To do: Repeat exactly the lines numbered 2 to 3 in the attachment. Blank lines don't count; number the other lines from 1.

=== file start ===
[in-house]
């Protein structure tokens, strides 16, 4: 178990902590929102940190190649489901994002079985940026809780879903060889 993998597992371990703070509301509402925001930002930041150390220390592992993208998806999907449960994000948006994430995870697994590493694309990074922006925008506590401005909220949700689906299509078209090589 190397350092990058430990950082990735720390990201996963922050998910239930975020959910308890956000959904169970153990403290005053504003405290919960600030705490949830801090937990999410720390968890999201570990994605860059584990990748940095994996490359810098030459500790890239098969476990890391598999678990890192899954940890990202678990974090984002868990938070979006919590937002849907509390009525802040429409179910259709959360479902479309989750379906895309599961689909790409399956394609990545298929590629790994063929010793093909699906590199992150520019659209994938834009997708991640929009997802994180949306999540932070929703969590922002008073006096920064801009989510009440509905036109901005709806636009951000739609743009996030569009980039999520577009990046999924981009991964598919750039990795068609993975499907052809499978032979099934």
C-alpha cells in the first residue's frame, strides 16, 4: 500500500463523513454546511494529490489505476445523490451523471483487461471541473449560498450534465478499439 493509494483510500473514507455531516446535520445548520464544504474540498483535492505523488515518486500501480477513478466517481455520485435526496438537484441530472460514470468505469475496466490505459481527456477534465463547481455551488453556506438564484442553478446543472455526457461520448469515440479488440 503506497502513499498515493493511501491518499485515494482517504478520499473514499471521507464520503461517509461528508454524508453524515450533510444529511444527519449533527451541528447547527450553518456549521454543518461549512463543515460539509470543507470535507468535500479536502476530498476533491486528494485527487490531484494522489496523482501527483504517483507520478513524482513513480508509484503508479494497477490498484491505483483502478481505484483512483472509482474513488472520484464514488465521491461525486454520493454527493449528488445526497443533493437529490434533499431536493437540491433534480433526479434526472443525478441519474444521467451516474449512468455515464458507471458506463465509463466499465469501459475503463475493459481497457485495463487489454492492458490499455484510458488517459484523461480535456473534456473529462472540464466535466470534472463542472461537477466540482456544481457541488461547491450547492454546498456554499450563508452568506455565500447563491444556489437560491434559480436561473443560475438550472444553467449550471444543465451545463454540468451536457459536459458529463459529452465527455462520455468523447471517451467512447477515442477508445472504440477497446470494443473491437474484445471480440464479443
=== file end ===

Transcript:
């Protein structure tokens, strides 16, 4: 178990902590929102940190190649489901994002079985940026809780879903060889 993998597992371990703070509301509402925001930002930041150390220390592992993208998806999907449960994000948006994430995870697994590493694309990074922006925008506590401005909220949700689906299509078209090589 190397350092990058430990950082990735720390990201996963922050998910239930975020959910308890956000959904169970153990403290005053504003405290919960600030705490949830801090937990999410720390968890999201570990994605860059584990990748940095994996490359810098030459500790890239098969476990890391598999678990890192899954940890990202678990974090984002868990938070979006919590937002849907509390009525802040429409179910259709959360479902479309989750379906895309599961689909790409399956394609990545298929590629790994063929010793093909699906590199992150520019659209994938834009997708991640929009997802994180949306999540932070929703969590922002008073006096920064801009989510009440509905036109901005709806636009951000739609743009996030569009980039999520577009990046999924981009991964598919750039990795068609993975499907052809499978032979099934």
C-alpha cells in the first residue's frame, strides 16, 4: 500500500463523513454546511494529490489505476445523490451523471483487461471541473449560498450534465478499439 493509494483510500473514507455531516446535520445548520464544504474540498483535492505523488515518486500501480477513478466517481455520485435526496438537484441530472460514470468505469475496466490505459481527456477534465463547481455551488453556506438564484442553478446543472455526457461520448469515440479488440 503506497502513499498515493493511501491518499485515494482517504478520499473514499471521507464520503461517509461528508454524508453524515450533510444529511444527519449533527451541528447547527450553518456549521454543518461549512463543515460539509470543507470535507468535500479536502476530498476533491486528494485527487490531484494522489496523482501527483504517483507520478513524482513513480508509484503508479494497477490498484491505483483502478481505484483512483472509482474513488472520484464514488465521491461525486454520493454527493449528488445526497443533493437529490434533499431536493437540491433534480433526479434526472443525478441519474444521467451516474449512468455515464458507471458506463465509463466499465469501459475503463475493459481497457485495463487489454492492458490499455484510458488517459484523461480535456473534456473529462472540464466535466470534472463542472461537477466540482456544481457541488461547491450547492454546498456554499450563508452568506455565500447563491444556489437560491434559480436561473443560475438550472444553467449550471444543465451545463454540468451536457459536459458529463459529452465527455462520455468523447471517451467512447477515442477508445472504440477497446470494443473491437474484445471480440464479443